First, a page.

Most government agencies have established internship programs for which you can apply. As with all things during the hiring process, you should submit your materials as early as possible. Most internship programs tend to be full-time summer positions that last between eight and 12 weeks. Many are paid, or at least offer some sort of stipend that should cover part of your living costs. Some agencies have more extensive internship programs for graduate students.
Internships are a great way to see the inner workings of an agency. They provide a valuable experience that can help you land a job after graduation. Depending on the position and agency, there is a strong possibility that you could be doing some very interesting work. However, this has more to do with the mentor or supervisor with whom you are assigned to work. While there is no expectation of being hired at the end of the summer, internships have the unspoken potential to lead to full-time employment. The obvious key is to be a productive member of whatever team you find yourself in. Also, don’t be afraid to let your boss or your supervisor know that you like what you are doing and would like to secure employment in the agency upon graduation.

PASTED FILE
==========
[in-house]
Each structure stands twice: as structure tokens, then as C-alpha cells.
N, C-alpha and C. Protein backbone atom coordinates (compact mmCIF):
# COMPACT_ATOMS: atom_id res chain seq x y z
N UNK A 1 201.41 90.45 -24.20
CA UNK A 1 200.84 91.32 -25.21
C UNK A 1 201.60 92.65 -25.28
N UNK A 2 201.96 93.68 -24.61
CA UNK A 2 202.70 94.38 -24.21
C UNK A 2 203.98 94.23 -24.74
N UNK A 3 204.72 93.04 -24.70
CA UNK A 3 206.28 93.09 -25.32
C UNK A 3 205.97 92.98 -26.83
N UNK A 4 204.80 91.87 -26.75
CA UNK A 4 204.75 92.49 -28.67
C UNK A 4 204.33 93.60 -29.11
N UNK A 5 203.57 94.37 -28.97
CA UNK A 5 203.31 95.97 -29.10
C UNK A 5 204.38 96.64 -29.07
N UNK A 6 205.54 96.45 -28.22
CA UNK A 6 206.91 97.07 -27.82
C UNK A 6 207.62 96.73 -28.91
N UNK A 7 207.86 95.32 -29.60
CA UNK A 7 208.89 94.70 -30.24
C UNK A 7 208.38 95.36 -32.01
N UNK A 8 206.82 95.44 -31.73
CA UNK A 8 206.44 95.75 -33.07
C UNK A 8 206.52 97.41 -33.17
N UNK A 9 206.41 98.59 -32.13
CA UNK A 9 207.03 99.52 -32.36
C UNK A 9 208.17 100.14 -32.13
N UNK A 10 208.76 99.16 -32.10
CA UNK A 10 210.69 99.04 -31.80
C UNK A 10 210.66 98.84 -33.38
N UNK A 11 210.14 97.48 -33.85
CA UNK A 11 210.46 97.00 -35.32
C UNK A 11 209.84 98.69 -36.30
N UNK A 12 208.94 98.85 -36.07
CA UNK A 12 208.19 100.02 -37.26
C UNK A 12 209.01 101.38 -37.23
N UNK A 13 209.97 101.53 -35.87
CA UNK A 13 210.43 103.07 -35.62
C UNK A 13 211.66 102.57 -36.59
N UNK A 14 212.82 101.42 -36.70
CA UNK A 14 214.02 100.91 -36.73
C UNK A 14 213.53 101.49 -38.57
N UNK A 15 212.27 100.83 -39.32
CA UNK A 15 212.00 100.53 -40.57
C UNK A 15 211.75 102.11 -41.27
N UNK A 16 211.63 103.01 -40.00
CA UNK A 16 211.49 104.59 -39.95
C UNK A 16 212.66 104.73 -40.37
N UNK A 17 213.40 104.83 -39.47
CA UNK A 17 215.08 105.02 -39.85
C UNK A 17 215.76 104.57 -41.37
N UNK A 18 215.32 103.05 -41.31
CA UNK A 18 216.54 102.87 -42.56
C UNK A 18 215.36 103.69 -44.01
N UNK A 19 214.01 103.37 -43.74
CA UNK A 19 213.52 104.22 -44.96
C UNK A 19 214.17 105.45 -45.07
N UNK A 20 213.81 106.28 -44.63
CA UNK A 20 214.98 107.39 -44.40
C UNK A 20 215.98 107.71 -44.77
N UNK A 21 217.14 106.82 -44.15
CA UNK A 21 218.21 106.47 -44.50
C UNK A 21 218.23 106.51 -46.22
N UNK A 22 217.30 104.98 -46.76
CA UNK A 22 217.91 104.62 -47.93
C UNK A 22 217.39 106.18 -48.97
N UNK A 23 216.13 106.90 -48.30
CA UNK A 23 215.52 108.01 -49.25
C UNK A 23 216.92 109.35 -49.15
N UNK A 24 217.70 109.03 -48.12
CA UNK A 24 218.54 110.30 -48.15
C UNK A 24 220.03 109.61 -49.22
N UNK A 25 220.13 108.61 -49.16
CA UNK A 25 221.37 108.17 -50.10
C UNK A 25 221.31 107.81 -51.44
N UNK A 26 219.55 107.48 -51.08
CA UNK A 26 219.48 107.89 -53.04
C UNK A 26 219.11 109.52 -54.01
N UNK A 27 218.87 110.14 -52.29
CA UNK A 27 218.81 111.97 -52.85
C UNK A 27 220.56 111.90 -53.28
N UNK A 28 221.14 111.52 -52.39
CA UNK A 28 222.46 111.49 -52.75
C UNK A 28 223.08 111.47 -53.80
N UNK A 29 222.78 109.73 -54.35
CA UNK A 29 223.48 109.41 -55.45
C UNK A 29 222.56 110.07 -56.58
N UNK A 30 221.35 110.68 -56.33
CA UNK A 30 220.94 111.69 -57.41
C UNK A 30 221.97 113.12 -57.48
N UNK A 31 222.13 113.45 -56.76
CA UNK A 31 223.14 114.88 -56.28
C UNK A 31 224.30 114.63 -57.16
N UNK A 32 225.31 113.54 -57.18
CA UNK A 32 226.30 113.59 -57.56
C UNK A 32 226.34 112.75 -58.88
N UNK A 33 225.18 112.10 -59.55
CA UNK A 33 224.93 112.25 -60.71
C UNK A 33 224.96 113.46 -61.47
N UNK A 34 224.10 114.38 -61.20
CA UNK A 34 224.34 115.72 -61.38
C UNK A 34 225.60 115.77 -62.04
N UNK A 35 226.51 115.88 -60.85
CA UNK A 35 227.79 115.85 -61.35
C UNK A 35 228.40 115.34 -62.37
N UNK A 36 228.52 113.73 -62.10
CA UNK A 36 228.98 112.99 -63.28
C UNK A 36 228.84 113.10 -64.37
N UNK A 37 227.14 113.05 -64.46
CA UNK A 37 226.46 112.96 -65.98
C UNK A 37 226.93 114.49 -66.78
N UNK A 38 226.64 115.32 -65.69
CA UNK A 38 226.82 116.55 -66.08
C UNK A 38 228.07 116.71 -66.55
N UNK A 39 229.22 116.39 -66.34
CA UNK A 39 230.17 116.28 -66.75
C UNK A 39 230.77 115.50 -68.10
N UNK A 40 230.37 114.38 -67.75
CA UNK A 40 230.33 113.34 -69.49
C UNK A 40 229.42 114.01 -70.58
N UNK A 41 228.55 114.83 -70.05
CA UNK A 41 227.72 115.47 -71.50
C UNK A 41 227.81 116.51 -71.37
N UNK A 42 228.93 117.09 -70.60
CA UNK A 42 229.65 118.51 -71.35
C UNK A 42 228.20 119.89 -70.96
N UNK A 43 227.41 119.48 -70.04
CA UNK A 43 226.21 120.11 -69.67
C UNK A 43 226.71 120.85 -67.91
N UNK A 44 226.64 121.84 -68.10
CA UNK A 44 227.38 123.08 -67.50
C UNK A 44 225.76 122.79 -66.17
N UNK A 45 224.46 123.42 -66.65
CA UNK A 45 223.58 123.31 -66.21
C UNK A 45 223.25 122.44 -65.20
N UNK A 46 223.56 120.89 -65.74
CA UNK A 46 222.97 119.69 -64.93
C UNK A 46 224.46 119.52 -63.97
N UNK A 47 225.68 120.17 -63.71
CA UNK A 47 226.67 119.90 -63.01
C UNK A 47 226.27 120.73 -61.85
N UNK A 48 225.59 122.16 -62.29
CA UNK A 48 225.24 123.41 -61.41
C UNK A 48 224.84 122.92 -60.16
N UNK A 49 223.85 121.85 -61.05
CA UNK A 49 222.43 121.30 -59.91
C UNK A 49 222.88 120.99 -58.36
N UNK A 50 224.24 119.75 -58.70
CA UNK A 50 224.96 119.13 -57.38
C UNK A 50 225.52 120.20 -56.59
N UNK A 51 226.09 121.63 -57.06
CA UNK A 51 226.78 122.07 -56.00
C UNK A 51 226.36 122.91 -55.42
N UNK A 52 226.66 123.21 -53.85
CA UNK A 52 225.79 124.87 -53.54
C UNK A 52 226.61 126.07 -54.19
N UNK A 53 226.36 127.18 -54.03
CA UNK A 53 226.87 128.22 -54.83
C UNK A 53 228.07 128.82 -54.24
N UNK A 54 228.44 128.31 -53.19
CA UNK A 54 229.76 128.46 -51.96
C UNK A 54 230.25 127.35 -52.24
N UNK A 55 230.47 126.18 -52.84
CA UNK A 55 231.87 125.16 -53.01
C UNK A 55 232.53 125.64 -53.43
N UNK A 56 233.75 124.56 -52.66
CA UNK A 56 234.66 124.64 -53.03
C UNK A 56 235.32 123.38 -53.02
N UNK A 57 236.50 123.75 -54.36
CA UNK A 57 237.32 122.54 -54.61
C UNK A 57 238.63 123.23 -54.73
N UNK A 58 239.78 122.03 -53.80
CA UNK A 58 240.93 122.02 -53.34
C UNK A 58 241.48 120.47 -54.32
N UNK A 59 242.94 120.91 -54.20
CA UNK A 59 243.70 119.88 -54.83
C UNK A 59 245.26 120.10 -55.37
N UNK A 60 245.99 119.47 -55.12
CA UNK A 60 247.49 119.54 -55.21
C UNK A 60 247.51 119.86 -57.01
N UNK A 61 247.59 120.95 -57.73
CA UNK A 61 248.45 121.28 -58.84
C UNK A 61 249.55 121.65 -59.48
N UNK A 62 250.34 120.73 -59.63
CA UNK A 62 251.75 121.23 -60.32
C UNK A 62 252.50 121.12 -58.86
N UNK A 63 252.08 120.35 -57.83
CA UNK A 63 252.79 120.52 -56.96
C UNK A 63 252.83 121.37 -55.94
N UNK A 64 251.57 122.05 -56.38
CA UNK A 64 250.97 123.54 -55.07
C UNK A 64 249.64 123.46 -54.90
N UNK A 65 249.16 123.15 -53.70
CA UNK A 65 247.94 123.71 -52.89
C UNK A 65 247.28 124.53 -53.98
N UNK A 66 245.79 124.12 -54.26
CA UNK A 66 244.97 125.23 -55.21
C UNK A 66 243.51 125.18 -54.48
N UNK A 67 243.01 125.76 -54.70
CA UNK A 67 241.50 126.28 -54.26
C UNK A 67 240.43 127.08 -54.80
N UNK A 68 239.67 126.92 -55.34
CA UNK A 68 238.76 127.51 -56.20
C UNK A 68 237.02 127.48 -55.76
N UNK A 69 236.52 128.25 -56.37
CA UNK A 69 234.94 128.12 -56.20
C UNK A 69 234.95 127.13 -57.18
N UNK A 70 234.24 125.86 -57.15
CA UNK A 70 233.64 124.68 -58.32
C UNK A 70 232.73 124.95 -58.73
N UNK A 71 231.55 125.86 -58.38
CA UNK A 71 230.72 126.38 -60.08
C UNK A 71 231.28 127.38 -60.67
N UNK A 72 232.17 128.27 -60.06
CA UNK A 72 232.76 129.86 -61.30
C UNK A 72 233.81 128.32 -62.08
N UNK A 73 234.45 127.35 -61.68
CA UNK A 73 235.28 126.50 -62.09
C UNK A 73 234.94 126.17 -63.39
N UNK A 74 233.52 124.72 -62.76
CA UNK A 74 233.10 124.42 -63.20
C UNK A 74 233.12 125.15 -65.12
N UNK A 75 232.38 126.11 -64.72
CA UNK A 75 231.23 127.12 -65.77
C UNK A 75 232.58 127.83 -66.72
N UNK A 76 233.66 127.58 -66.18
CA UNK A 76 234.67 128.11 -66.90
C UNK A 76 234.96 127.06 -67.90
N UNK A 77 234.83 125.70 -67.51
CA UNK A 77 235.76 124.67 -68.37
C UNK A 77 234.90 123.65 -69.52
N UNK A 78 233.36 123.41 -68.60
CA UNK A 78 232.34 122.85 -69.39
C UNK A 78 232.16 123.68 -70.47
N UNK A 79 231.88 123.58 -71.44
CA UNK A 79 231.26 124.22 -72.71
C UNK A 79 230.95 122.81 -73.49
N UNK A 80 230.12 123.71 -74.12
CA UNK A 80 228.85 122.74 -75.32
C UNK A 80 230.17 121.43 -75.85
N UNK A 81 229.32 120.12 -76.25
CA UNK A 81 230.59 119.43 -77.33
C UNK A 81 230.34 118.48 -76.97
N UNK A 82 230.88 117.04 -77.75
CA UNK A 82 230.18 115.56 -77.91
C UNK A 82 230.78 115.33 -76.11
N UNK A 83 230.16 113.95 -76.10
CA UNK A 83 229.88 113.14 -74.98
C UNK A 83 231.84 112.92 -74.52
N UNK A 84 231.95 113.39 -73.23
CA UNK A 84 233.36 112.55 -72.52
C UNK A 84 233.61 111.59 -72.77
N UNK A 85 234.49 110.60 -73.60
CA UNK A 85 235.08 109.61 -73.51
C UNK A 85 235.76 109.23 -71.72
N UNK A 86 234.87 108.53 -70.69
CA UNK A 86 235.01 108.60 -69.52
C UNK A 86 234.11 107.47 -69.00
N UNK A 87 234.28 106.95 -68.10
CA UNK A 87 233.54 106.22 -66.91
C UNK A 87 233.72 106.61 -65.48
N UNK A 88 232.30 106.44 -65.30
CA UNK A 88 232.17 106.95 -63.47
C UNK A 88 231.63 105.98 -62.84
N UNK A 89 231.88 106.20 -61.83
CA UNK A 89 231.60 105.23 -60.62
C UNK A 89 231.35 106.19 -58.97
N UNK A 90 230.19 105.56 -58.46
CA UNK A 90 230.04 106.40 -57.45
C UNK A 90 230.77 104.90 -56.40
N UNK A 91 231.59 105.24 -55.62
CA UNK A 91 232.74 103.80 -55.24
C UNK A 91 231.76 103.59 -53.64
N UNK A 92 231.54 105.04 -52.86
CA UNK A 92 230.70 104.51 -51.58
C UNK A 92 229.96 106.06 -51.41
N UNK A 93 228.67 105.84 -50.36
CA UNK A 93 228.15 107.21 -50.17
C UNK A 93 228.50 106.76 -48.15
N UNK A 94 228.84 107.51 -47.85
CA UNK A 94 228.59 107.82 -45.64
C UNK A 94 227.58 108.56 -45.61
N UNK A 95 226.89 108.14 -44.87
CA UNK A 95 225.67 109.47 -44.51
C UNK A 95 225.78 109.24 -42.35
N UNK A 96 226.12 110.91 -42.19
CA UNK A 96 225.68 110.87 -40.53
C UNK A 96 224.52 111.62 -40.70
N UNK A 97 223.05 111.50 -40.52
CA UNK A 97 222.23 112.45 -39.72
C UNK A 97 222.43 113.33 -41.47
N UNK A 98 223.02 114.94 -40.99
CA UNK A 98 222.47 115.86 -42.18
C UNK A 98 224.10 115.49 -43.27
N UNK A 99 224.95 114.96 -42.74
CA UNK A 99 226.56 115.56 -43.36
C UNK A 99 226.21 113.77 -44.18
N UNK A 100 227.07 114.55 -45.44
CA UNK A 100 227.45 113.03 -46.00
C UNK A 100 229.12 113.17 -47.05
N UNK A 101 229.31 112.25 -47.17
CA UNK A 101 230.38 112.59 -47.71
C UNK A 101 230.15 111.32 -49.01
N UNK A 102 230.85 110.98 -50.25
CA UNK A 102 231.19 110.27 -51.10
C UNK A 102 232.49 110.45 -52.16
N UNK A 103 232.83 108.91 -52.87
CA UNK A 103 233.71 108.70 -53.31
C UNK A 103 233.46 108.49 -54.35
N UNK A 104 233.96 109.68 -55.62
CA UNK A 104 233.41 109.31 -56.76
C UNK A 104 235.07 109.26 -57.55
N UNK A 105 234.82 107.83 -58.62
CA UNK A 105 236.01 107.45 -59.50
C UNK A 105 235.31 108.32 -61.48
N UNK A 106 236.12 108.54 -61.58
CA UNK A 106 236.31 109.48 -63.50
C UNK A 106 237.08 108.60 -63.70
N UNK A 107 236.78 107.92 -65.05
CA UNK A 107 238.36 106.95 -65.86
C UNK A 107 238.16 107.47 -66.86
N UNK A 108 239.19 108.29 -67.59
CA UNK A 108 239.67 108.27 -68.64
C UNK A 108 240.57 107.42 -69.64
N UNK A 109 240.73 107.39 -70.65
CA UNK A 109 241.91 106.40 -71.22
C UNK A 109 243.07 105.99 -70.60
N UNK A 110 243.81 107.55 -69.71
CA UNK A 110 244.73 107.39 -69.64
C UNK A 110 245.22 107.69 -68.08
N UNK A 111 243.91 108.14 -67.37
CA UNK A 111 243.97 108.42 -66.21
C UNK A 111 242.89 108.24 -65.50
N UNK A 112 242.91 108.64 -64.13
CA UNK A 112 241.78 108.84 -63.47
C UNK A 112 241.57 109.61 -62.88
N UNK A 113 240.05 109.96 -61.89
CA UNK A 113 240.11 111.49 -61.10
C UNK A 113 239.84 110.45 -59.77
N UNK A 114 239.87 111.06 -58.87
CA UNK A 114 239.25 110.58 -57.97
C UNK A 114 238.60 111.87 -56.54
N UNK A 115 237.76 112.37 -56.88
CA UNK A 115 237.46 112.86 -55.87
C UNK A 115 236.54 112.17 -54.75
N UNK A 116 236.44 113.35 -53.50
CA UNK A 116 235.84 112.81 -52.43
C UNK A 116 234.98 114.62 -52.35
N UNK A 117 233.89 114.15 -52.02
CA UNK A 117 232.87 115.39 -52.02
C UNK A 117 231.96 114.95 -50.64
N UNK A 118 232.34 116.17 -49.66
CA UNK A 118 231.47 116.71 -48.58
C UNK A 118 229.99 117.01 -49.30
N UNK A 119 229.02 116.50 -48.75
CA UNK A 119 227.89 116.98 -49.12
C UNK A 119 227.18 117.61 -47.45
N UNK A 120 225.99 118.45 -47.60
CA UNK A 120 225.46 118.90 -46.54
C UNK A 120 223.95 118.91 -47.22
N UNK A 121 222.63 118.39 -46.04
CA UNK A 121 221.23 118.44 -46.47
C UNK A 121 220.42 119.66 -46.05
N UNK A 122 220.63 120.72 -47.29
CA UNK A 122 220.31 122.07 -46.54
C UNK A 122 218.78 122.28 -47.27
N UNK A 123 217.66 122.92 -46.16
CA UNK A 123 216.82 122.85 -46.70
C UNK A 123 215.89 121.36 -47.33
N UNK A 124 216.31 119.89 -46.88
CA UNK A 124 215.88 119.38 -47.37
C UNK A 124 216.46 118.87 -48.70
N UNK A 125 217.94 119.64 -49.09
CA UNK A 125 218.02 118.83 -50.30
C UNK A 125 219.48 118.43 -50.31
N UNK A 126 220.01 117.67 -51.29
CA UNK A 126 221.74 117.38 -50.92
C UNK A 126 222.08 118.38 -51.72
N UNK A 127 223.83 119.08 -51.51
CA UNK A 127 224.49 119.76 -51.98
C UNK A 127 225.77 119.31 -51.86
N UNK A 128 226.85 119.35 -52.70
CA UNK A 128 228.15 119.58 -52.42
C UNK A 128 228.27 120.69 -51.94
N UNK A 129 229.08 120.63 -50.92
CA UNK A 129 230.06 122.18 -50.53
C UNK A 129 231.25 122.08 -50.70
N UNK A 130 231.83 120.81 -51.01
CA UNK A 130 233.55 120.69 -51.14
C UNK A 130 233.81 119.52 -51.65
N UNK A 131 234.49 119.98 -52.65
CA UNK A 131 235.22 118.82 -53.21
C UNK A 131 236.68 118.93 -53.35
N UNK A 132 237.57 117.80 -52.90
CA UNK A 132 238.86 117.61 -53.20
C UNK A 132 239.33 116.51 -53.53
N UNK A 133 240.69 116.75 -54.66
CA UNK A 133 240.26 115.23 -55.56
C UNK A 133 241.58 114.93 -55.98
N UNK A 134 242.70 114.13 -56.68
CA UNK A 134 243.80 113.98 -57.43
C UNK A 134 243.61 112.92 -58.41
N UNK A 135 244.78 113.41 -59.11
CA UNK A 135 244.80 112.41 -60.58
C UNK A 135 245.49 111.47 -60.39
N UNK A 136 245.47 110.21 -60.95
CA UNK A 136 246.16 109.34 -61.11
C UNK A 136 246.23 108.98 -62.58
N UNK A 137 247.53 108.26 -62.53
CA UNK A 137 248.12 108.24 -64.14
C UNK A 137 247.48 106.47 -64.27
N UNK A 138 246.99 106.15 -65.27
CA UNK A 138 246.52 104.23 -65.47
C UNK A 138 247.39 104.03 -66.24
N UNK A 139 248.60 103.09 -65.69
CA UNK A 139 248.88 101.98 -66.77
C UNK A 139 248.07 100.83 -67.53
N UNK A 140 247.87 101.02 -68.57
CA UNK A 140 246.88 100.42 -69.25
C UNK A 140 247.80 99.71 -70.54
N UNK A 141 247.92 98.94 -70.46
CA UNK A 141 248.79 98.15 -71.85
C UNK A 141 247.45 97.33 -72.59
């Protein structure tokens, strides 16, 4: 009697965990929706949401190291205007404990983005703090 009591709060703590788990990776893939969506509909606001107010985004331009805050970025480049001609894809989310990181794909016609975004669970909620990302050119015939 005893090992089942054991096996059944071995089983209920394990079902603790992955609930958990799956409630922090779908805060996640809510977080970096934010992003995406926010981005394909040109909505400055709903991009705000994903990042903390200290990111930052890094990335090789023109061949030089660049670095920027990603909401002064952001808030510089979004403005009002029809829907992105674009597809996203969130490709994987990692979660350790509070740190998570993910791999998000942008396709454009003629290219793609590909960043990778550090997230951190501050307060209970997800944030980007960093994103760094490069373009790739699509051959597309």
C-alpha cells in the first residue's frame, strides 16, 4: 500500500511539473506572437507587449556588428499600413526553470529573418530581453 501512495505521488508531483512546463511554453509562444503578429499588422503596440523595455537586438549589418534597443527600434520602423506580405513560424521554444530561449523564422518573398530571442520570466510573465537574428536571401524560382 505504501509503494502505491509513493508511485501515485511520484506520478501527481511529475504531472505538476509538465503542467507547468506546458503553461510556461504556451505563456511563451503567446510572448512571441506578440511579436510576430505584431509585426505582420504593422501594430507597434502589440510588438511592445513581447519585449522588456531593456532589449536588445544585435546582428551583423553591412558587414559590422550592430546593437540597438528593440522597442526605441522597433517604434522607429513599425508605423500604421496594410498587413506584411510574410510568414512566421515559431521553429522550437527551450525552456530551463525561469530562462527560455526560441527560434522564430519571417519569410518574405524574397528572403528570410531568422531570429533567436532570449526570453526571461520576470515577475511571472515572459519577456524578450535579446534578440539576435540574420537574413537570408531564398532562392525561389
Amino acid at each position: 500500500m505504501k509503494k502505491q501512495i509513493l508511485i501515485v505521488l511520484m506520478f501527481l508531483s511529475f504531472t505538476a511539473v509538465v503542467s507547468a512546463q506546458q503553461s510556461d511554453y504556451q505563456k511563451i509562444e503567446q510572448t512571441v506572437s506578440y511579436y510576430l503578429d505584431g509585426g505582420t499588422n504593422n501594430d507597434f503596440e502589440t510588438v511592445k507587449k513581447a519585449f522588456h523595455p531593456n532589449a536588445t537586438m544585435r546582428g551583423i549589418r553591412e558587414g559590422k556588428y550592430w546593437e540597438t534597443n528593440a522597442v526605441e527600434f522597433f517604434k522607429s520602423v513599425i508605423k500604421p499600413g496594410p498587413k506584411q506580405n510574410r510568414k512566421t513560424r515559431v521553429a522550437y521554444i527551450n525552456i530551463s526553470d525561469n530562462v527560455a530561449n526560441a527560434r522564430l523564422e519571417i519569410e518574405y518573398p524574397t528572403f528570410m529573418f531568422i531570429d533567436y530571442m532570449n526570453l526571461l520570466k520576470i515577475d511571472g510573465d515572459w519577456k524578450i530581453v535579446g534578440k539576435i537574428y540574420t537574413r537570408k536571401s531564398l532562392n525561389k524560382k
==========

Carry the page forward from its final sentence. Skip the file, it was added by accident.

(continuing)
Your foot in the door
Students who have completed an undergraduate or a graduate internship later get hired for regular positions available at the same agency. One of the reasons is that agencies prefer to hire students they have worked with as full-time employees, since the quality of their work has already been evaluated. Some agencies hire second-year MPA students or third-year law students for entry-level positions, allowing them to start once their degree program is completed.
Networking is important. People know people, and, unfortunately, the way of the world is that, frequently, getting a job depends on who you know. One’s friends can often put in a good word to help you get a foot in the door. Frequently, you will find individuals within your chosen field of employment who want to help or mentor younger job seekers. You should not be afraid to ask someone who works in your desired field for information or to invite someone to lunch to talk about hiring practices. The individual will most likely be willing to discuss these matters with you and may even be able to offer some help.